That’s what parents Noemi and David Doudna of Sunnyvale, Calif., found. Their daughter Katrina once had a meltdown at dinnertime because she wanted to sit at one corner of the dining table. Problem was, the table didn’t have any corners – it was round. When David Doudna asked Katrina where she wanted to sit, the tantrum only intensified.
When my partner engages in her rants and theories, I imagine her searching for a corner seat at a round table. There’s nothing, really, that I can do. And the less that I do, the less that I say, the better.
Like her theory about the man who rang our doorbell earlier in the week, who wanted to know if the house was for sale. (The house across the street from us is a rental.) My partner theorized that he had smelled the toluene from the clear nail polish she had dabbed in our bathroom sink to seal the rust spots I had painted over. She further theorized that he thought the chemical smell came from some illicit activity and he wants to find a way to possess our house.
She insisted that we have this talk as far away from windows or doors as possible, so that no one would overhear us. She also thought the guy was casing the joint and insisted that we let no one who comes to our door be able to see inside the house.
I suspect the guy asked if the house was for sale because my partner has all the windows covered up — not to mention that we have to move the blanket she’s set up against the front door before we can open it. The place looks hermetically sealed.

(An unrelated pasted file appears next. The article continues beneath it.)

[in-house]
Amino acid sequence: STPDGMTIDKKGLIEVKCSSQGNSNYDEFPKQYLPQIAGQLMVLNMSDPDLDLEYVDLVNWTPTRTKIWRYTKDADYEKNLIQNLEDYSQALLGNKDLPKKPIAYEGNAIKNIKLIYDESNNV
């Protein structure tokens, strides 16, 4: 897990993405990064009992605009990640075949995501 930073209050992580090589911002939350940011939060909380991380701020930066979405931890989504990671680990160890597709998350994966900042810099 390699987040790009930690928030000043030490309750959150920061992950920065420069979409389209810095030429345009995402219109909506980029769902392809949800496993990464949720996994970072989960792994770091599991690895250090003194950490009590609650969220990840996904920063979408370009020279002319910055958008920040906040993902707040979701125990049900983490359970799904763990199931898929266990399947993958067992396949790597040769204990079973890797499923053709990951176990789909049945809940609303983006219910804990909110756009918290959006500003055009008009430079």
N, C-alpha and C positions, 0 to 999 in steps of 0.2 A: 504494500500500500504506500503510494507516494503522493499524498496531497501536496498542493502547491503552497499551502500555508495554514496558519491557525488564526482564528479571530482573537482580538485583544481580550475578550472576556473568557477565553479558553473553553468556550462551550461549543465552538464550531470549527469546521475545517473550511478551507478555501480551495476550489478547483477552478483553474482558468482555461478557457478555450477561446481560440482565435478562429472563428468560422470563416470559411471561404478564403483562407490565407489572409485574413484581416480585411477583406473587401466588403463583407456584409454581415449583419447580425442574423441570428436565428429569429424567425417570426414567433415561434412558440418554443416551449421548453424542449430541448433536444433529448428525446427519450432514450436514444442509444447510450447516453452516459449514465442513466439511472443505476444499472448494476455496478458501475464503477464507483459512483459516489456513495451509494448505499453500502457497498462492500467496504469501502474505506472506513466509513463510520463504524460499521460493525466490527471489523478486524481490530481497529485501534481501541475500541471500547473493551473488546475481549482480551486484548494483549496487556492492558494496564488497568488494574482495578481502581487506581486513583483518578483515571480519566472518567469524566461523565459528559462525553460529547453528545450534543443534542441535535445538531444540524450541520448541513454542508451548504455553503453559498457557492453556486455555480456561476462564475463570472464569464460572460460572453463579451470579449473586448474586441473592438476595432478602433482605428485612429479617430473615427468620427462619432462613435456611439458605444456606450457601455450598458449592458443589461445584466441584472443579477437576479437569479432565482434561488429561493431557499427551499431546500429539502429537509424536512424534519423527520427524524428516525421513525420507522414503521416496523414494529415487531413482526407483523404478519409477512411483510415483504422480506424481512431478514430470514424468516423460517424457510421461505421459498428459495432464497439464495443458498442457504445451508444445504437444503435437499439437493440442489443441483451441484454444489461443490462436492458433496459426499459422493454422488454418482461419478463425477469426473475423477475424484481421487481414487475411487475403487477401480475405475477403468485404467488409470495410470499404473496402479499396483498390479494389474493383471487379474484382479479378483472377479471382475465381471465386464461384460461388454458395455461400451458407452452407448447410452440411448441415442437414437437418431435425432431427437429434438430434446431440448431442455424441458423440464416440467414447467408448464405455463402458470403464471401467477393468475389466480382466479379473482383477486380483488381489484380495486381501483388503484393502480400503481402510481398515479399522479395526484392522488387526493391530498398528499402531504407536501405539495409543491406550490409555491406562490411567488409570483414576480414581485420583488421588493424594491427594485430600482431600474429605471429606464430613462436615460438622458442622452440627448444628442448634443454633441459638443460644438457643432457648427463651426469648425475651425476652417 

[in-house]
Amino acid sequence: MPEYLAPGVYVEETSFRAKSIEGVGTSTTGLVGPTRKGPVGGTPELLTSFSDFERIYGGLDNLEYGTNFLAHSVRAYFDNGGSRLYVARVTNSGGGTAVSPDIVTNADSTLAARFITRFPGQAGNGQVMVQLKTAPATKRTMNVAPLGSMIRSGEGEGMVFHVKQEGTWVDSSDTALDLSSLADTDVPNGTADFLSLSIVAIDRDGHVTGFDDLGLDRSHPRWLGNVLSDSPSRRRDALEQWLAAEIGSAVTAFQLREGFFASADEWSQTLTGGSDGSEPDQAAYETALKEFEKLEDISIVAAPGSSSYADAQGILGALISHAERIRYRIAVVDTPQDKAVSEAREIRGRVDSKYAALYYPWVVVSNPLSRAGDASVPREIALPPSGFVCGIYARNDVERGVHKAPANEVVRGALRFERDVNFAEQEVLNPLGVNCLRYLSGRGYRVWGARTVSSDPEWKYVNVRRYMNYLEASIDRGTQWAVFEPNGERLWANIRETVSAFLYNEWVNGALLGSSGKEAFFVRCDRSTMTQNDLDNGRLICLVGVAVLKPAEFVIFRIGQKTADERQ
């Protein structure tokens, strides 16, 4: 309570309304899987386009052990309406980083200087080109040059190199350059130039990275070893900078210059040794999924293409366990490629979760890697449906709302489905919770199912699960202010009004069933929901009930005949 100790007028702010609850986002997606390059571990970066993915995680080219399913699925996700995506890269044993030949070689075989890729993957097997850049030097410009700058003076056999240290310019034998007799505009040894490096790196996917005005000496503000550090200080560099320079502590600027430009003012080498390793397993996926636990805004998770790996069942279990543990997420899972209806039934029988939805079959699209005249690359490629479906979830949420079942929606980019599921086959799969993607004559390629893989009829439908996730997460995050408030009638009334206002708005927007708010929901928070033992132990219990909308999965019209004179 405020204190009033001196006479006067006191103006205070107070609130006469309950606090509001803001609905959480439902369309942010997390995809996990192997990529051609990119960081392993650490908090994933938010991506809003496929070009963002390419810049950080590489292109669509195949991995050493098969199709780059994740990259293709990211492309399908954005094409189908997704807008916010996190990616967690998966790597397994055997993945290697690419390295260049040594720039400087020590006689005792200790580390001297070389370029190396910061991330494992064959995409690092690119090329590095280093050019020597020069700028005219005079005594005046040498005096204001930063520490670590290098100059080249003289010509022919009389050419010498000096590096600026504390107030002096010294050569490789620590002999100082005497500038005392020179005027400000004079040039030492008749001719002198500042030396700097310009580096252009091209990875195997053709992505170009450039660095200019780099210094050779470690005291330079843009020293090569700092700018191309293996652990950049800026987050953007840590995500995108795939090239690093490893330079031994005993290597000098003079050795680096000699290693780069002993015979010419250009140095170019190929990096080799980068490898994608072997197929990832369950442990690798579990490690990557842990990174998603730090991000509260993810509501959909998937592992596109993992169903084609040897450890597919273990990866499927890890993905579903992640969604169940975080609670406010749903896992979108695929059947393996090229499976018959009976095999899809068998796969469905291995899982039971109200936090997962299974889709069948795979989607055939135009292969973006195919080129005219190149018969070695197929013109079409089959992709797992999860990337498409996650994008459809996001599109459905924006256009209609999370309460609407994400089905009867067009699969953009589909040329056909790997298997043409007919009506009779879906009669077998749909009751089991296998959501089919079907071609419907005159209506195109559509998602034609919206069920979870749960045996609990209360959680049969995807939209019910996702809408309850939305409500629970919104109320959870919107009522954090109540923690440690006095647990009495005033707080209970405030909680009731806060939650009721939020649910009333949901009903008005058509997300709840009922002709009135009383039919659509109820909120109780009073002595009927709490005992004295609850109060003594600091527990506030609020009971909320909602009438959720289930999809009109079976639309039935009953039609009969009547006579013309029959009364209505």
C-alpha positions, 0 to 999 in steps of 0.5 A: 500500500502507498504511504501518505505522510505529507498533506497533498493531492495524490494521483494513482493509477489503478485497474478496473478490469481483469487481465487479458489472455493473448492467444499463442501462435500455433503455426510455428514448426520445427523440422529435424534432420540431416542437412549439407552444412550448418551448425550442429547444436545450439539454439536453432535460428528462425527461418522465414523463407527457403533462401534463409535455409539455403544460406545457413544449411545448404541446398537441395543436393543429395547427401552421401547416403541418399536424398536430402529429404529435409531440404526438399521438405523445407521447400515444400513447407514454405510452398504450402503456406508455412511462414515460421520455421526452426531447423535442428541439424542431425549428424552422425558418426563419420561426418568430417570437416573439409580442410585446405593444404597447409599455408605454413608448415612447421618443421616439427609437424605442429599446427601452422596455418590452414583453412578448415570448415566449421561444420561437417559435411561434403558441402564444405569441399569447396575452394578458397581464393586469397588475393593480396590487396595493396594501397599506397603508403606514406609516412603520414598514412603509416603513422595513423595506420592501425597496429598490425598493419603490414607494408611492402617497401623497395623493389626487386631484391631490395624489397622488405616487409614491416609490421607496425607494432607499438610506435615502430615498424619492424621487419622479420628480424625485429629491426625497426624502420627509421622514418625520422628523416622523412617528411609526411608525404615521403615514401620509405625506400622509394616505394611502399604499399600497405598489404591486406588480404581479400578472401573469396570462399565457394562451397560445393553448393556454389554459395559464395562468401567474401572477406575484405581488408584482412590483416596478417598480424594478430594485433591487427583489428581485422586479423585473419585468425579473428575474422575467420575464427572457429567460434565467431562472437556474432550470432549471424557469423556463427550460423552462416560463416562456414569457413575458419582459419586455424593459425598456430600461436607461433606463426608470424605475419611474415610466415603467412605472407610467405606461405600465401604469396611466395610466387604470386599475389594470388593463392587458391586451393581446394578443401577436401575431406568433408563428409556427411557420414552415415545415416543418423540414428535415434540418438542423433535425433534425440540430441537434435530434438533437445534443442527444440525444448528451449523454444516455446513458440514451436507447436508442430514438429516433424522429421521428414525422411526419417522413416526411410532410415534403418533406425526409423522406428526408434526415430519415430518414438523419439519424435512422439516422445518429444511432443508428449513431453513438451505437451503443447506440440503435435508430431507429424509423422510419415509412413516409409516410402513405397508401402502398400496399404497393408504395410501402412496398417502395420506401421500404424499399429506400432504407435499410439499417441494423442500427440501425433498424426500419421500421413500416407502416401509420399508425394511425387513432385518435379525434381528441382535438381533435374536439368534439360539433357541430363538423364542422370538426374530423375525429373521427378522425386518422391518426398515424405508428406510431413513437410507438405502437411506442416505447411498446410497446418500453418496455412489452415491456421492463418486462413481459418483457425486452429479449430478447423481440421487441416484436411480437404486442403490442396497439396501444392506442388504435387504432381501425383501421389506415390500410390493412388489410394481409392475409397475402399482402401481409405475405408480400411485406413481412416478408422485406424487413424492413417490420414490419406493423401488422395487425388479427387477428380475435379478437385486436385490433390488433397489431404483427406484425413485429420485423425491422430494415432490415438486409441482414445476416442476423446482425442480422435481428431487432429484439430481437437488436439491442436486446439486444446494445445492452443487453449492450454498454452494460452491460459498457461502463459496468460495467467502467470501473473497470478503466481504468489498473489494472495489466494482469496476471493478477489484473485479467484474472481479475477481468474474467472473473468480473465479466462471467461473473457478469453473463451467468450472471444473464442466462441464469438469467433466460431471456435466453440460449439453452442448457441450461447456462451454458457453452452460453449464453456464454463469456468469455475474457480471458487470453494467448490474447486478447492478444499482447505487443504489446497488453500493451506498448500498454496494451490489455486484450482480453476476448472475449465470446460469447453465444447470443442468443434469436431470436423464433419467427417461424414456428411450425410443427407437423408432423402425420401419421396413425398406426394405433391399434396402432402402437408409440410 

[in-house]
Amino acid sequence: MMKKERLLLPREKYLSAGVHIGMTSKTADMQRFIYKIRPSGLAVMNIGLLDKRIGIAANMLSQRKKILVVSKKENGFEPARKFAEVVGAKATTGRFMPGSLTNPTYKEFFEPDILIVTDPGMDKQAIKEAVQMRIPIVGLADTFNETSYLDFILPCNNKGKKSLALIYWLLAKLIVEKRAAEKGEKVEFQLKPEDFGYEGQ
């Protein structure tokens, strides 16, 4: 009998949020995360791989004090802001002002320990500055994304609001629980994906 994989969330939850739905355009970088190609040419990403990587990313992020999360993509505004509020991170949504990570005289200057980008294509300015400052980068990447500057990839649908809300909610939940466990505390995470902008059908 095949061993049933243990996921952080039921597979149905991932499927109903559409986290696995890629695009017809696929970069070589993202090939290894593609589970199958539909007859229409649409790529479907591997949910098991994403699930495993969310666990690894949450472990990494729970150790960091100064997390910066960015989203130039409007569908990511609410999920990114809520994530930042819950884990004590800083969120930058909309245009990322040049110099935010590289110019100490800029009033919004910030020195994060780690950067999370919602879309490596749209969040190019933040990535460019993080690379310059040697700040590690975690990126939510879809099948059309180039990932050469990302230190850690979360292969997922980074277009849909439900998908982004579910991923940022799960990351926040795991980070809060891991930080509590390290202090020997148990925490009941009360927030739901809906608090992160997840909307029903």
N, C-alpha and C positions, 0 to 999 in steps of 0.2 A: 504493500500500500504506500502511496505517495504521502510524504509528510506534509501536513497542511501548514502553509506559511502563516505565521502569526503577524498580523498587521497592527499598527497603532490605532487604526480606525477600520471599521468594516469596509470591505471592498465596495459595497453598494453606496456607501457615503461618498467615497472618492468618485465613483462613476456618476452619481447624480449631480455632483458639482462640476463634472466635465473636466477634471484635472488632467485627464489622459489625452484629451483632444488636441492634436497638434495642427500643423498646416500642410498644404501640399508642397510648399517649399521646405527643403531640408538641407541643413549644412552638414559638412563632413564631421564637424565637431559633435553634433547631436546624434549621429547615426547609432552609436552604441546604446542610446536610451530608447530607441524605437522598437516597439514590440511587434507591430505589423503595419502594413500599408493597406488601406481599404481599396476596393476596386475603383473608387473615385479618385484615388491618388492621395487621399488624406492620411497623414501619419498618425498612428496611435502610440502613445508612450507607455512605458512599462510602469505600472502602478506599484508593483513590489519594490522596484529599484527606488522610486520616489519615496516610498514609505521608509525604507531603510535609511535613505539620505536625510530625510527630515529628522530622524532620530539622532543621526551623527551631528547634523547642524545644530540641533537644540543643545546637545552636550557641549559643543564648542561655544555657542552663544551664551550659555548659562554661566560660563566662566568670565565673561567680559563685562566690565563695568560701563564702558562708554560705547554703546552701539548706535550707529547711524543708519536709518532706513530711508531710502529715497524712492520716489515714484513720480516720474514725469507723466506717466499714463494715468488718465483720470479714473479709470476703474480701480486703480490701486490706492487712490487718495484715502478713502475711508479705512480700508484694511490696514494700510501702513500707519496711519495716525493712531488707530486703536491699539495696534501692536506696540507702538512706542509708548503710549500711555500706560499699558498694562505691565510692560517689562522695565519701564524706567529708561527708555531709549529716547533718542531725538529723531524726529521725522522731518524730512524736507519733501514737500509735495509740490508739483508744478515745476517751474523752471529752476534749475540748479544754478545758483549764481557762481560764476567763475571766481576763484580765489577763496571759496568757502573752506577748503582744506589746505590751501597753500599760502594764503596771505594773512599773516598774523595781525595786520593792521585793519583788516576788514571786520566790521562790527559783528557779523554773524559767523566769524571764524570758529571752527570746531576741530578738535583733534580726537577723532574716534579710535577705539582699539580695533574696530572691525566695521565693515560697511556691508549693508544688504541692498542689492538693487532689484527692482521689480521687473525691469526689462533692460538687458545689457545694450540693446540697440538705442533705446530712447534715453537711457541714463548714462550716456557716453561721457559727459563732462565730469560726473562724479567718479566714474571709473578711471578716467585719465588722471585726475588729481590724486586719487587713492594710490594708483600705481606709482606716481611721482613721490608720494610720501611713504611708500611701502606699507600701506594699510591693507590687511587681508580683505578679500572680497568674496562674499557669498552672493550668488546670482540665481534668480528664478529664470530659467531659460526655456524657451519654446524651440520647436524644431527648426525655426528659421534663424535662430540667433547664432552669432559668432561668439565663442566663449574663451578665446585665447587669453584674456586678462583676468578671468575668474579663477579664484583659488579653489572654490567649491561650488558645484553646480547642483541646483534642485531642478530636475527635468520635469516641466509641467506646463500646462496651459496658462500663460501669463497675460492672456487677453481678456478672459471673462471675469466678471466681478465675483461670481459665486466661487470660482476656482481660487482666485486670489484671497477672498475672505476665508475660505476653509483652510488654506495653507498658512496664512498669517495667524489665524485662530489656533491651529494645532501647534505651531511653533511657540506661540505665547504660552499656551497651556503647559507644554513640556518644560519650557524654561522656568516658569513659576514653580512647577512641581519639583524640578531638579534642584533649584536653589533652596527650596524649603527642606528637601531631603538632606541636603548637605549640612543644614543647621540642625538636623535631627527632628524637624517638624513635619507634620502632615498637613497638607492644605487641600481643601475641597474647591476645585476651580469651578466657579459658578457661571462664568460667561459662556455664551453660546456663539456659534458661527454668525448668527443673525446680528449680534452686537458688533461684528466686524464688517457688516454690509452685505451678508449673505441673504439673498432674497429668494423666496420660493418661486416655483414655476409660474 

As my partner deals with her adren‘lin I freeze myself for a little while, so that I can let my own adrenalin drain away. I take slow, deep breaths. I close my eyes. I let myself float above her rant. I become neutral and neutered — a guest in some in-between world that is neither hers nor mine, but an escape from both.
I try to let our conversation go something like this:
I believe it helps us during the conversations we engage in the rest of the time.
Meanwhile, my partner has gotten a new prescription for Synthroid — the 50-microgram pill, which doesn’t have the Aluminum Lake coating she doesn’t want. However, she has decided she doesn’t want to take Synthroid anyway. That’s as of… (checks watch).
On Thursday I took my camera, my thermos of coffee, my e-reader, and a comfy folding chair, and I spent an hour of bliss on our front porch, reading Darwin. I took a few moments to photograph our Loropetalum, which are in bloom.
The day’s high was in the low 70s, far from the freeze up north. For a while I could feel like Darwin’s guest in Patagonia. Eventually the sun dropped low and the porch grew chilly — I felt my body protest that it was time to go back inside. Ten years in Florida have certainly thinned my blood.
I don’t mind the trade-off when it gives me Loropetalum blossoms in January.